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Date: 07-12-2018

Case Style:

Dennie Thurman Howell Jr v. The State of Texas

Case Number: 09-16-00441-CR

Judge: CHARLES KREGER

Court: Court of Appeals Ninth District of Texas at Beaumont

Plaintiff's Attorney: Logan Pickett
Stephen C. Taylor

Defendant's Attorney: Winston Earle Cochran Jr.

Description: J.J. Rosabel, the complainant in this cause, was twelve years old at the time
of trial. Howell was J.J.’s neighbor and a friend of J.J.’s mother, T.H., who
occasionally cleaned Howell’s house. Howell had an open door policy, and J.J. and
T.H. came in and out of his home as they pleased. There were several occasions
where J.J. spent the night at Howell’s home at J.J.’s request.
The charges of aggravated sexual assault of a child arose out of multiple
alleged incidents wherein Howell performed oral sex on J.J. and vaginally raped her.
Additional allegations included Howell touching J.J.’s breasts and “private parts.”
A. Article 38.37 Hearing
Prior to trial, the court held a hearing outside the presence of the jury to
determine whether the extraneous offenses would be admitted pursuant to Texas
Code of Criminal Procedure article 38.37. See Tex. Code Crim. Proc. Ann. art. 38.37
(West Supp. 2017). The court determined that three other alleged victims could
testify regarding Howell’s extraneous offenses against them.
During this hearing, defense counsel did not ask any questions of the three
witnesses who presented testimony of extraneous offenses allegedly committed
against them by Howell. Defense counsel lodged the following “objection” at the
conclusion of the hearing in response to the testimony of the two youngest witnesses:
4

Judge, I would point out that I believe the -- you know, relatively speaking to other matters that you’ve heard over the years, I think that the last two witnesses certainly are -- are -- the details are very thin, very thin, and I think the Court’s determination is whether this is reliable.

B. Trial Testimony Pertaining to J.J.
At trial, T.H. testified as an outcry witness. See Tex. Code Crim. Proc. Ann.
art. 38.072 (West Supp. 2017). T.H. indicated her daughter did not appear afraid of
Howell and even referred to him as her “adopted dad.”
J.J.’s friend at school alerted a teacher about the alleged abuse, and the
teachers called J.J. in to discuss it. On February 26, 2016, the school called T.H. to
tell her that J.J. had allegedly been touched by Howell. T.H. picked J.J. up from
school and took her to the police station to report it. T.H. then recounted for the jury
J.J.’s allegations of multiple incidents of sexual abuse by Howell against J.J.
At trial, J.J. testified that Howell raped her and that it happened more than
once. J.J. did not recall how old she was the first time it happened, but she was twelve
the last time it happened. J.J. also testified that Howell touched her “private part”
with his mouth, but she could not recall how old she was or how many times it
happened.
J.J. was examined by a sexual assault nurse examiner on March 2, 2016. The
nurse testified that J.J. identified Howell as her abuser and complained of oral,
5

digital, and penile penetration. The nurse also testified that J.J. reported that the
abuse had been going on for two or three years, and it happened too many times to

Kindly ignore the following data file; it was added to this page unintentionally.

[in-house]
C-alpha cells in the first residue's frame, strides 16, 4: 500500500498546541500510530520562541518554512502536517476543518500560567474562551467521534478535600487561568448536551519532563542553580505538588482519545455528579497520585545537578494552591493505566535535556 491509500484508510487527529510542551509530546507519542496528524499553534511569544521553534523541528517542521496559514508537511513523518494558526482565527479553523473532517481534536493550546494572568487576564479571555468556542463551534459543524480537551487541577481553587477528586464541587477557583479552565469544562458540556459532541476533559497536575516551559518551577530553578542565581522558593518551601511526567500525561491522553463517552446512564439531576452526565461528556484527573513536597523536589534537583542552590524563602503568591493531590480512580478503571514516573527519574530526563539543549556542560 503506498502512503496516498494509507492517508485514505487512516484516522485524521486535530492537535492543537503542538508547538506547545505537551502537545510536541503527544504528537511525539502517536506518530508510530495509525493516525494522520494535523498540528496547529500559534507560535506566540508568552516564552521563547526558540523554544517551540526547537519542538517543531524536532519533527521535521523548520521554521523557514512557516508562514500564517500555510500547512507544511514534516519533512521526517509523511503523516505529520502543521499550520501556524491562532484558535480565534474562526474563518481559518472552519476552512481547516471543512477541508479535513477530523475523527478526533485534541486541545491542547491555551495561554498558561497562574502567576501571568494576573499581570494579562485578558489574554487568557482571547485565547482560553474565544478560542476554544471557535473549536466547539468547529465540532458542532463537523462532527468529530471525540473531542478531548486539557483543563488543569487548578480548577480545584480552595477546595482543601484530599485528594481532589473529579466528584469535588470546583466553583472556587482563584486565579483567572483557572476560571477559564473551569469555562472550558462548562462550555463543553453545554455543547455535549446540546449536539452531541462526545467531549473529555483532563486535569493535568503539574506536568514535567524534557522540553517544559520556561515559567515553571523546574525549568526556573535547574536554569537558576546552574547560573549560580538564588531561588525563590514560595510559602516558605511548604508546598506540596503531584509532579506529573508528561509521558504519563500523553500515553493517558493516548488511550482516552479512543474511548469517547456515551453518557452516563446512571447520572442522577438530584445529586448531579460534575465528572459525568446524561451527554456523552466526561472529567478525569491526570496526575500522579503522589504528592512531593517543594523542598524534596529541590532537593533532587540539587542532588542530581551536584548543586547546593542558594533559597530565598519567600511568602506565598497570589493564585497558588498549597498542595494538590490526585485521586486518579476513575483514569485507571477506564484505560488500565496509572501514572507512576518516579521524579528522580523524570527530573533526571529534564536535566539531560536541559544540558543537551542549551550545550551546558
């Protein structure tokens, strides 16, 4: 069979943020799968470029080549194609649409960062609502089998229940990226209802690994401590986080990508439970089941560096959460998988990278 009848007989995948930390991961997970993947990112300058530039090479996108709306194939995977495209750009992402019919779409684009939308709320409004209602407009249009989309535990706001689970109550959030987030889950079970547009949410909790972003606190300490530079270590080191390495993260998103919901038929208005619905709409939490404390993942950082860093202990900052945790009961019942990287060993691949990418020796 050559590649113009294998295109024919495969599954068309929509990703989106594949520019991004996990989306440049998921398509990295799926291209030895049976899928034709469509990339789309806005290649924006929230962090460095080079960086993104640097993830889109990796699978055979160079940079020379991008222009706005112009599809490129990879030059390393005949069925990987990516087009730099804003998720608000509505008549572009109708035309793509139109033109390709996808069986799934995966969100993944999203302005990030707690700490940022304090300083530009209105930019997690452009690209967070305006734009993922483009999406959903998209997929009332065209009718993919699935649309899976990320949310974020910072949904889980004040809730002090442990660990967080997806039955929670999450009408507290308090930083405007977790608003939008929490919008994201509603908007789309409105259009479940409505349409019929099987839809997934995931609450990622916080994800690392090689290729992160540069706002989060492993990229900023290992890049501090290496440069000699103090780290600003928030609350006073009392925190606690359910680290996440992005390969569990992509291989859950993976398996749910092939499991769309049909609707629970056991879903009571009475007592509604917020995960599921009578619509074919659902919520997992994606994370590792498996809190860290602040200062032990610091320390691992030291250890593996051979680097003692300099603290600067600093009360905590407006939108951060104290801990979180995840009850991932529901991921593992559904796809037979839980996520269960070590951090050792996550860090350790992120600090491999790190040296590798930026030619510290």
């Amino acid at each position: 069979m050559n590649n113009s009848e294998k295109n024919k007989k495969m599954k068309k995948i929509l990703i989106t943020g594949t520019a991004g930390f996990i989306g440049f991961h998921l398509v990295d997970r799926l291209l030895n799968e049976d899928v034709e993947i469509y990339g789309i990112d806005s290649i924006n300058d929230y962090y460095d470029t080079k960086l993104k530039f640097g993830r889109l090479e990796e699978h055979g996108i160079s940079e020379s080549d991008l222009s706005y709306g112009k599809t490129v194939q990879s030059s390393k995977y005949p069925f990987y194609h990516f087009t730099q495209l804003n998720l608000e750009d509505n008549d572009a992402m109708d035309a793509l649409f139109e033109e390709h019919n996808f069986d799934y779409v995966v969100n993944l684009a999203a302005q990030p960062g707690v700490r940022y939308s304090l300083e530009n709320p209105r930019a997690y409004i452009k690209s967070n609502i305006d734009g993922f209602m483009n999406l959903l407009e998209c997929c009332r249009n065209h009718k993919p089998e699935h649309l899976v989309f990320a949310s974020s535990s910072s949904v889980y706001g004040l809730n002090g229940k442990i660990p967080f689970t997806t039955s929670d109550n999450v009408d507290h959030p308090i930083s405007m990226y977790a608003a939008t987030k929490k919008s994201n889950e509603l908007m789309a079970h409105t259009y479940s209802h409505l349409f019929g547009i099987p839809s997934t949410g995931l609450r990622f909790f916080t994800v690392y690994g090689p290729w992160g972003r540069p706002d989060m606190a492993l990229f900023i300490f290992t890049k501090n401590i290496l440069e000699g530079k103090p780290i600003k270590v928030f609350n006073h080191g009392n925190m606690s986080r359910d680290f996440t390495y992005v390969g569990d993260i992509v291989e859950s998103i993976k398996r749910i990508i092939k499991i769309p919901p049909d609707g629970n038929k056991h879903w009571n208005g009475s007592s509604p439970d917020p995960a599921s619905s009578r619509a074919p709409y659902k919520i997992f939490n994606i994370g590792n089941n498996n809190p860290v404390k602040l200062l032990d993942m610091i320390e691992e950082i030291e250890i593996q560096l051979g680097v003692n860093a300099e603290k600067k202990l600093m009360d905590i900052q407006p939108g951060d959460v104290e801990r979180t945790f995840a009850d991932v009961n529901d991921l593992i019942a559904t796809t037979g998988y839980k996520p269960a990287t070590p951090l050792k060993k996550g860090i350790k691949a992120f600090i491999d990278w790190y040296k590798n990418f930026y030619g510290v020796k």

count. The nurse further testified regarding her finding an injury to J.J. during the
exam which was highly suspicious of healed trauma and was consistent with
evidence of penile penetration.
C. Testimony of Extraneous Offenses
Following the article 38.37 hearing outside of the presence of the jury, the
trial court determined the evidence presented at the hearing was adequate to support
a finding by the jury that the defendant committed separate offenses against three
other girls and that the three girls would be allowed to testify at trial. The two
youngest children were members of Howell’s family, Skylar, age eight, and Justice,
age six. The third witness, Audrey Gayle, was an unrelated friend of Howell’s
daughter and was fourteen at the time of trial. All three witnesses testified to
instances of alleged sexual abuse by Howell.
At trial, Skylar and Justice recounted abuse that occurred when they lived with
Howell. Skylar testified that Howell took her out of her bed at night and brought her
into his room. She also testified he touched her breasts with his hand. Skylar
indicated Howell did this more than once, but she did not know how many times.
6

Justice testified that Howell touched her private with his mouth more than seven
times, but she could not recall the first or last time that it occurred.
Audrey testified that Howell touched her inappropriately with his hands.
Audrey could not recall how old she was the first time Howell touched her, but the
first incident occurred more than a year before trial. She recounted multiple instances
of inappropriate touching that occurred at Howell’s deer lease, at his home, and in
his swimming pool. At trial, she described an incident where she was spending the
night with Howell’s daughter, and she woke up to find Howell’s penis inside of her.
These incidents occurred over a number of weeks. The last incident involved Howell
touching her breast, which occurred weeks after the vaginal penetration. After the
last instance of abuse, Audrey told Howell’s daughter and Howell’s ex-wife, who
immediately called Audrey’s mother.
Prior to trial, Howell elected to have the jury assess punishment. The jury
convicted Howell and assessed punishment at thirty-five years. This appeal ensued.
II. Preservation of Error
In issues one and two, Howell complains that the admission of evidence of
extraneous offenses violated his rights under the Fifth Amendment to the United
States Constitution and under article I, section 10 of the Texas Constitution, as well
as other statutes and rules. In support of these issues, Howell asserts four arguments
7

in his brief. First, he argues that the admission of the extraneous offenses violated
constitutional protections and that allowing them amounted to “firing shotgun blasts